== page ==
In: The Guardian, 2018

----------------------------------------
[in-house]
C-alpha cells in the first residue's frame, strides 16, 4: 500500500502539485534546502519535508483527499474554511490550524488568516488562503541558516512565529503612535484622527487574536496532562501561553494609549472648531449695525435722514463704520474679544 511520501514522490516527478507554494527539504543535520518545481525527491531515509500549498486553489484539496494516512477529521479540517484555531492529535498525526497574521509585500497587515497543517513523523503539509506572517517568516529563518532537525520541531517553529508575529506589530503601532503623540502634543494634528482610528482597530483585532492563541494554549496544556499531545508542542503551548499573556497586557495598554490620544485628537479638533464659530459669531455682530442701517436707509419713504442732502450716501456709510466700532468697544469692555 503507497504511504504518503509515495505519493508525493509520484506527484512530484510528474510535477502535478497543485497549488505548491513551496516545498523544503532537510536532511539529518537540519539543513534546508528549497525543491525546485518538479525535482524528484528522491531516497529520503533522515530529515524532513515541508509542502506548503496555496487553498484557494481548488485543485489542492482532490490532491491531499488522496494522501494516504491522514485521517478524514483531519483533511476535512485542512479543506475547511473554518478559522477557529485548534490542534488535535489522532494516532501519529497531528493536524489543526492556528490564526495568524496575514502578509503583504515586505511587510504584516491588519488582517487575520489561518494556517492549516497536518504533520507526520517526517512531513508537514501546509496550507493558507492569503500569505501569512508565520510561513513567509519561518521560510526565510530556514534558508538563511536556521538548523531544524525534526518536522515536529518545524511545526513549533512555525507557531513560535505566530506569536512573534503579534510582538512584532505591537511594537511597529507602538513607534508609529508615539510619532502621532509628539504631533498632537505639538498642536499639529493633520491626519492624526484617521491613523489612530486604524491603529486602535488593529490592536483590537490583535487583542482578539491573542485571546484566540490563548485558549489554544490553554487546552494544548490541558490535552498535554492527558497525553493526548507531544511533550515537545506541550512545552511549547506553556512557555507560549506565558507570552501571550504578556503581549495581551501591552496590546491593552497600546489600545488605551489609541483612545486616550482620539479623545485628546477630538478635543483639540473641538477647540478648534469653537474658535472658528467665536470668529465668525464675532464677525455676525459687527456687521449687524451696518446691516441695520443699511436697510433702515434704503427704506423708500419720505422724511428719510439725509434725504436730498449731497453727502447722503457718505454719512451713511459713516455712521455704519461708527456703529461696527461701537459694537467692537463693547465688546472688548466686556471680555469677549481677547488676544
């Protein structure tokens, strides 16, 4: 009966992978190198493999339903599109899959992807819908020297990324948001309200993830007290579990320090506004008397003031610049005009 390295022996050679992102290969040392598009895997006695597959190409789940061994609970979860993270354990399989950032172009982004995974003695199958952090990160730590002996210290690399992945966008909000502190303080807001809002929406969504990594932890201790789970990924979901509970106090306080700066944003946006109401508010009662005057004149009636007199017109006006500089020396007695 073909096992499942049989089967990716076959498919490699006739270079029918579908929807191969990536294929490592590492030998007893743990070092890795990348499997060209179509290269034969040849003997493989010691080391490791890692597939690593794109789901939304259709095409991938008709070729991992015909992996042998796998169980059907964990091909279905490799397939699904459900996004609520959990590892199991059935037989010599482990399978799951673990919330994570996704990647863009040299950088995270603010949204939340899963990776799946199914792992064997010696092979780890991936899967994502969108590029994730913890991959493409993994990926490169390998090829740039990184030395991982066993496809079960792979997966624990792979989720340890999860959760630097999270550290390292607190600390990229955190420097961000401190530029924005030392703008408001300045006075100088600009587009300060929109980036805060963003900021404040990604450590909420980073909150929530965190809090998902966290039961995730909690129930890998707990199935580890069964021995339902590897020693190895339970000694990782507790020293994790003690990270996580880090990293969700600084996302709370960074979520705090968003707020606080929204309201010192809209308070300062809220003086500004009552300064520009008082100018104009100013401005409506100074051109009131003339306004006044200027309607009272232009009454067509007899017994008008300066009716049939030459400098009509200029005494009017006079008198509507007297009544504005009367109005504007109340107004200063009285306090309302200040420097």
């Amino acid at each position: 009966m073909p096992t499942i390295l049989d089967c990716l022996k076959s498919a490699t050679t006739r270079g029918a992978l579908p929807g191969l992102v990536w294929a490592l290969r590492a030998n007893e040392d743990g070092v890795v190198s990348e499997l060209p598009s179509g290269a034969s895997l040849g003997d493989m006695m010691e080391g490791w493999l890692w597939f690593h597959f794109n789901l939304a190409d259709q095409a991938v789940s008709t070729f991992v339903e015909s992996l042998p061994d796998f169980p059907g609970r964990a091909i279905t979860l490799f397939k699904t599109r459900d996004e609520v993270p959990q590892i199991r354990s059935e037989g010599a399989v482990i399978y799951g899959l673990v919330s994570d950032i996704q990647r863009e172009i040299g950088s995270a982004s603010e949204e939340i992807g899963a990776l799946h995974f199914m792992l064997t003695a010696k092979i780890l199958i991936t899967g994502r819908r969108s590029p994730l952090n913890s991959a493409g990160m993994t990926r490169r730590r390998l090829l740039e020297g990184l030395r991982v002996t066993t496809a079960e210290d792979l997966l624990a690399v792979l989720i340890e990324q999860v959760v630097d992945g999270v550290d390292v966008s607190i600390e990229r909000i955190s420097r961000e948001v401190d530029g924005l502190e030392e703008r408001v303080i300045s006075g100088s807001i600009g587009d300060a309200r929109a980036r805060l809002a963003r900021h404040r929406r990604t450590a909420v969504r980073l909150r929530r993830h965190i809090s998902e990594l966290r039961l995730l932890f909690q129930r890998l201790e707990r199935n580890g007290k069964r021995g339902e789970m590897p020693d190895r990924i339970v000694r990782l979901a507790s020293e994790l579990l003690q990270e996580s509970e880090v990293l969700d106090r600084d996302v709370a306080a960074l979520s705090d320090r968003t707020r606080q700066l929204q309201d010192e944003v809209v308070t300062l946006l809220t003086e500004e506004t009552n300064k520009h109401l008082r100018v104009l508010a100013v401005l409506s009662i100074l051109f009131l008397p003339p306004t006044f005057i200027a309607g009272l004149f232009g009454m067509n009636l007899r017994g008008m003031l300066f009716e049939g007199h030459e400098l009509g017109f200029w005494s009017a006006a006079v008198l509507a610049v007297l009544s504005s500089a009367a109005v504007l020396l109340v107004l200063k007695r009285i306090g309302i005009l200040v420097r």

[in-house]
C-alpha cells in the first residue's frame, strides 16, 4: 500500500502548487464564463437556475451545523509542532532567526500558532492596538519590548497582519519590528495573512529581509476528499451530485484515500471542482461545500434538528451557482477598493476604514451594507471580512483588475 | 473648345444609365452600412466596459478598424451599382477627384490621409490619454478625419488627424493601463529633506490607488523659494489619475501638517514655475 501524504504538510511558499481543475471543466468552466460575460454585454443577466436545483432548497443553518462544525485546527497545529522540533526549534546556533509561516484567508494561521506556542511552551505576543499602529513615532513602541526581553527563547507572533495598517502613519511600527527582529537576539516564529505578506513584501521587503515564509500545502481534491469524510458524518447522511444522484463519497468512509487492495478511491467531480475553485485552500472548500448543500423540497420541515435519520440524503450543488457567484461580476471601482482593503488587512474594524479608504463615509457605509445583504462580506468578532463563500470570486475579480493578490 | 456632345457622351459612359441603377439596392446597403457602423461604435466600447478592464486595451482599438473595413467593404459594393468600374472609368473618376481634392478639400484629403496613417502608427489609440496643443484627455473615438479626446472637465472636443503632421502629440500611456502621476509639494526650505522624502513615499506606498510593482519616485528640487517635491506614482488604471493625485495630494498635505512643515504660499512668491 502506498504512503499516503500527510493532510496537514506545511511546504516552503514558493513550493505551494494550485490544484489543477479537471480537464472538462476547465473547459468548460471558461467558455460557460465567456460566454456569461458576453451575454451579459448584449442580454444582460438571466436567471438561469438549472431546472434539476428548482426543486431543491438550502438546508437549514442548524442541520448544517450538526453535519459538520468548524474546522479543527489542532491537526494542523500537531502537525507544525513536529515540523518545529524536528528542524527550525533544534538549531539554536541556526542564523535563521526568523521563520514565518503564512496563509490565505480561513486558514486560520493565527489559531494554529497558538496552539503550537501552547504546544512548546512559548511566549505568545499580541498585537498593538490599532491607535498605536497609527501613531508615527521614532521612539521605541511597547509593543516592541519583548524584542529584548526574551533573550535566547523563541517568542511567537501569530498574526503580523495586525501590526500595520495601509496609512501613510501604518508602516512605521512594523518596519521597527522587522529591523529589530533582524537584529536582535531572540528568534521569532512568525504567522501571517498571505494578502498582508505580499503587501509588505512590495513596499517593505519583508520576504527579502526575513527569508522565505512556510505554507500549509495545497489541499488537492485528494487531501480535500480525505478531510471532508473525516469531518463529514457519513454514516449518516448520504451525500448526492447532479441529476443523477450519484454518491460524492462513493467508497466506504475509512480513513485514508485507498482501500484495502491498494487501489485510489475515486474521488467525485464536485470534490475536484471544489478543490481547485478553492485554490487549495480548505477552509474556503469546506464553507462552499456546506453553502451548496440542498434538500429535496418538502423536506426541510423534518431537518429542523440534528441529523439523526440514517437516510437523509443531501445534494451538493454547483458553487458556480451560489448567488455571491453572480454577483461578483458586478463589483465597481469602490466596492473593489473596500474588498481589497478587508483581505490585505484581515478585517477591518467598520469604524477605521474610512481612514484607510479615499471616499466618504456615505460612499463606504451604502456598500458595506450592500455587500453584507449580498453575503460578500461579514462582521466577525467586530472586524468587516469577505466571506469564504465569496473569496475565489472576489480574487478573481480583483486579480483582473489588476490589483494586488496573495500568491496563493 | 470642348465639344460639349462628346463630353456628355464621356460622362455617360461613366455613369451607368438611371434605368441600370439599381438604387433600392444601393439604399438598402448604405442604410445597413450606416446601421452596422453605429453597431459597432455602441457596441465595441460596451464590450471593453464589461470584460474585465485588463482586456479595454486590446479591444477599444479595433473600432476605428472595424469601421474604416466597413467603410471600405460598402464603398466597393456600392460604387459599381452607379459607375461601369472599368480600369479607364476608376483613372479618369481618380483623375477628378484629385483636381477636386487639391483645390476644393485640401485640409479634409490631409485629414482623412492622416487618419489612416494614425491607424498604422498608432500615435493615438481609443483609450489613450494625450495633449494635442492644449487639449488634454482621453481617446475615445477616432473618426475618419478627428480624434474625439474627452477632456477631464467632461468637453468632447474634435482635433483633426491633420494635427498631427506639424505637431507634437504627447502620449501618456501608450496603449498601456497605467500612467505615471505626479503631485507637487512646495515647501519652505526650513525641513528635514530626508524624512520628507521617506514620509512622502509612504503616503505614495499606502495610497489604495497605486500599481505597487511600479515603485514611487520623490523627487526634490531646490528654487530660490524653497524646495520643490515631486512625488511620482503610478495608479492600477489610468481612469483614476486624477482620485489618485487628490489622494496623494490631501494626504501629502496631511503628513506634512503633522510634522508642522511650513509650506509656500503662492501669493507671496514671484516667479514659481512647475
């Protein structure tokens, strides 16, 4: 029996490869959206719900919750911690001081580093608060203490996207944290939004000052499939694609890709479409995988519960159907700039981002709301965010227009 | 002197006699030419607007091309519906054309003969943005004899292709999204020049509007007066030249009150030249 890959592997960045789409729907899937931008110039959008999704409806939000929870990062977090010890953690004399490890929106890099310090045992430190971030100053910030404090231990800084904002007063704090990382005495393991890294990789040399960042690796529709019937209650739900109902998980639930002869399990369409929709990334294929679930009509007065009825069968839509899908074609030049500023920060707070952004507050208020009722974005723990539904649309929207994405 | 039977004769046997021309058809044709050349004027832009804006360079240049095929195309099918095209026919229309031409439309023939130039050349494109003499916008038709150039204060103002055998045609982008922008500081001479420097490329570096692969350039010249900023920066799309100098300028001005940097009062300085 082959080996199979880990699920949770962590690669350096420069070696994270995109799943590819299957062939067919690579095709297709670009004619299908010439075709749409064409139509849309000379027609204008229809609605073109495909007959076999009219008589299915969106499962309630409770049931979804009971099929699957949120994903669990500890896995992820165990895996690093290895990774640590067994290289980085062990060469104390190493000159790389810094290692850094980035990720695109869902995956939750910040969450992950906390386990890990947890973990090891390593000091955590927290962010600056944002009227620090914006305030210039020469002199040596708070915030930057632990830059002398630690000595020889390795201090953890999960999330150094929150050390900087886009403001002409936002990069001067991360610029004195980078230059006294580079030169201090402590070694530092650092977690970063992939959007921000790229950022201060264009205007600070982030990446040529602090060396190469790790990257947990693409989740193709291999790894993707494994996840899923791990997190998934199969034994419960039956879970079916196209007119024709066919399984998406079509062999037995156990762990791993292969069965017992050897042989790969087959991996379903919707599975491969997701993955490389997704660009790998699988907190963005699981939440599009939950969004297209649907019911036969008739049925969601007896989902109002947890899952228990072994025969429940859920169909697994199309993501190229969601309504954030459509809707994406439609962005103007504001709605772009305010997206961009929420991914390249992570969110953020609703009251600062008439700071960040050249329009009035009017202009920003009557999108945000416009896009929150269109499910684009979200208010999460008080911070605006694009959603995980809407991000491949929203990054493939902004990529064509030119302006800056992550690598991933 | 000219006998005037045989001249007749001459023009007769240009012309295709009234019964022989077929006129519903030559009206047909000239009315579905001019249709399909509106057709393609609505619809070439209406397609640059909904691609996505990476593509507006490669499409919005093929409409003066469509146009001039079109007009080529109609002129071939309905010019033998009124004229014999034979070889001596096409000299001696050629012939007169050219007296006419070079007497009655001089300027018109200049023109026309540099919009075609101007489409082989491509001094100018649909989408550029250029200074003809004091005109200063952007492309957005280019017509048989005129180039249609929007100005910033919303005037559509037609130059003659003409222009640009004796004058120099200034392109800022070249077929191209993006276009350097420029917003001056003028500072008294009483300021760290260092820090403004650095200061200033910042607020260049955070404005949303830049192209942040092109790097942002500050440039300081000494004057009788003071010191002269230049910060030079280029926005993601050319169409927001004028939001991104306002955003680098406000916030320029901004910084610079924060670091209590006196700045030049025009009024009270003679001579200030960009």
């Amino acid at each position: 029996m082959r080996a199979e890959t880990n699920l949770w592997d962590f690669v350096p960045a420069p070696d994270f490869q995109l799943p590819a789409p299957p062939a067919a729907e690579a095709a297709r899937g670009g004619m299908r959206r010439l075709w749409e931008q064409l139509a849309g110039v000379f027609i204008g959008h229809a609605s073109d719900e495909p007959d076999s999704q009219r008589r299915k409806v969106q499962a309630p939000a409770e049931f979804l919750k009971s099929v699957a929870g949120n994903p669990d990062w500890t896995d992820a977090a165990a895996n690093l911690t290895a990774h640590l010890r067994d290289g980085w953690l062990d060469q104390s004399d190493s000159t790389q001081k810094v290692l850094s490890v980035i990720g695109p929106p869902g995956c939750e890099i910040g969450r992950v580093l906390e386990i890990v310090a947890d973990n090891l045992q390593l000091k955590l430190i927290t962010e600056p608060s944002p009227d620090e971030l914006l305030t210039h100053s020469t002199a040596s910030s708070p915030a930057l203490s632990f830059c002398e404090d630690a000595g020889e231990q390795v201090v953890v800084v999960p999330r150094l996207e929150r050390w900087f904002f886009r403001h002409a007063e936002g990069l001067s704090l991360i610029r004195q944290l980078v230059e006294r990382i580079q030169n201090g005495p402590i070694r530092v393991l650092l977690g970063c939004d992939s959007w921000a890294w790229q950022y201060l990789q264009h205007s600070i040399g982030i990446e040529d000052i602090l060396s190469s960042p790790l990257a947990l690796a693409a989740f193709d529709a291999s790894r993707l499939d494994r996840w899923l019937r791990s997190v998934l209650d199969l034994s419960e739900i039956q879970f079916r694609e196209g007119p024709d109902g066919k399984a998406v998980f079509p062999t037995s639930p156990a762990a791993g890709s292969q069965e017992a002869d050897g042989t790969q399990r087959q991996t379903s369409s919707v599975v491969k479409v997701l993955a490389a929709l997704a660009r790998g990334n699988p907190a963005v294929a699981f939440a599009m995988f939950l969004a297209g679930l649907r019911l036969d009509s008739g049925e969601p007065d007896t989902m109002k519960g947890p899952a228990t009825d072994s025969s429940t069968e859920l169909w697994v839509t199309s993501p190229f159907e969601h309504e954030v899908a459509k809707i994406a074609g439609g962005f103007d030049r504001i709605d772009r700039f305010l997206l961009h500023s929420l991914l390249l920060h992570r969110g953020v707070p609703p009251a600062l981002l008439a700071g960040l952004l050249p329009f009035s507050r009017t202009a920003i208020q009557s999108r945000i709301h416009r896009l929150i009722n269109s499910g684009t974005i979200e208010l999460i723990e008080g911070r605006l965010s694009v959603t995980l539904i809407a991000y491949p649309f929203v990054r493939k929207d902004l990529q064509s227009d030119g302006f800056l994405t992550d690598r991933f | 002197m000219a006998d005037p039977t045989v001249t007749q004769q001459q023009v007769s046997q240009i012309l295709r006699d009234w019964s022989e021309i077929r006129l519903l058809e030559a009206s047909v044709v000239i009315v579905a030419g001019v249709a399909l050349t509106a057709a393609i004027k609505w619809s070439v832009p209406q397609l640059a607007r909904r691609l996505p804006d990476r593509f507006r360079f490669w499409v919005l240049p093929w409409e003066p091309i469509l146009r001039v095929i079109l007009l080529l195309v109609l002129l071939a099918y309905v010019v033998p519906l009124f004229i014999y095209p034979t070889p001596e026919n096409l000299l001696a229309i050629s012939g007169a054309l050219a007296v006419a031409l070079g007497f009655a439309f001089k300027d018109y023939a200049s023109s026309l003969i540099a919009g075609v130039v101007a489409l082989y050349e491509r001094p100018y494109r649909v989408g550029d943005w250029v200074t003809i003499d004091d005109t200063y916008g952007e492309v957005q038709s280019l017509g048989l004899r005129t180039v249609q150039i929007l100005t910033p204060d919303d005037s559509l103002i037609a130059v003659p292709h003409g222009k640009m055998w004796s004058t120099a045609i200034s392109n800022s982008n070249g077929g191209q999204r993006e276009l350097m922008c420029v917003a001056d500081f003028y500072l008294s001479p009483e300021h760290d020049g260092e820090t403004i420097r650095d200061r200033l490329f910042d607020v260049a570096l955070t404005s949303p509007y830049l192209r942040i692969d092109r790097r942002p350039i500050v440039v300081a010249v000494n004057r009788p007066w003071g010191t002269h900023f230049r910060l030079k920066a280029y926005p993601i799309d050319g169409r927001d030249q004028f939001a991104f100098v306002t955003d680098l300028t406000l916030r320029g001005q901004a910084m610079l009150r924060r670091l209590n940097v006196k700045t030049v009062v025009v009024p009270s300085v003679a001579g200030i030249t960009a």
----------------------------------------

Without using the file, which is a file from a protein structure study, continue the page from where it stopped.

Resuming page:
Poirier reflects on the open letter published in Le Monde, which was signed by 100 French women, including the film star Catherine de Neuve, and became news around the world. The letter suggested the Hollywood campaign was intolerant and promoted censorship, and that MeToo reflected a puritanical strain in feminism, and led to intolerance of those not politically correct. It asserted that 'rape is a crime, but trying to seduce someone, even persistently or cackhandedly, is not'. The letter provoked anger among feminists, with many younger French feminists accusing the signatories of being over-privileged and not caring about victims of rape and harassment. Poirier argues that, although the letter included clumsy and provocative wording, it did represent an important strand in French feminism, inspired by Simone de Beauvoir, which is still the mainstream position. It is opposed to a younger American-inspired movement, which is seen by more traditional French feminists as extremist, and leading to censorship of the arts. Poirier also points out that although the Le Monde letter is usually identified with Catherine de Neuve, its initiator was Abnousse Shalmani, a 41 year old Iranian refugee from Ayatollah Khomeini's regime, who had herself experienced rape, and who had found in French culture the inspiration to become free 'as a woman and a sexual being'. Shalmani said on French radio after the letter's publication that the signatories did not dismiss those who had the courage to speak out against Weinstein, or their struggle, but wished to 'add our voice' to the debate.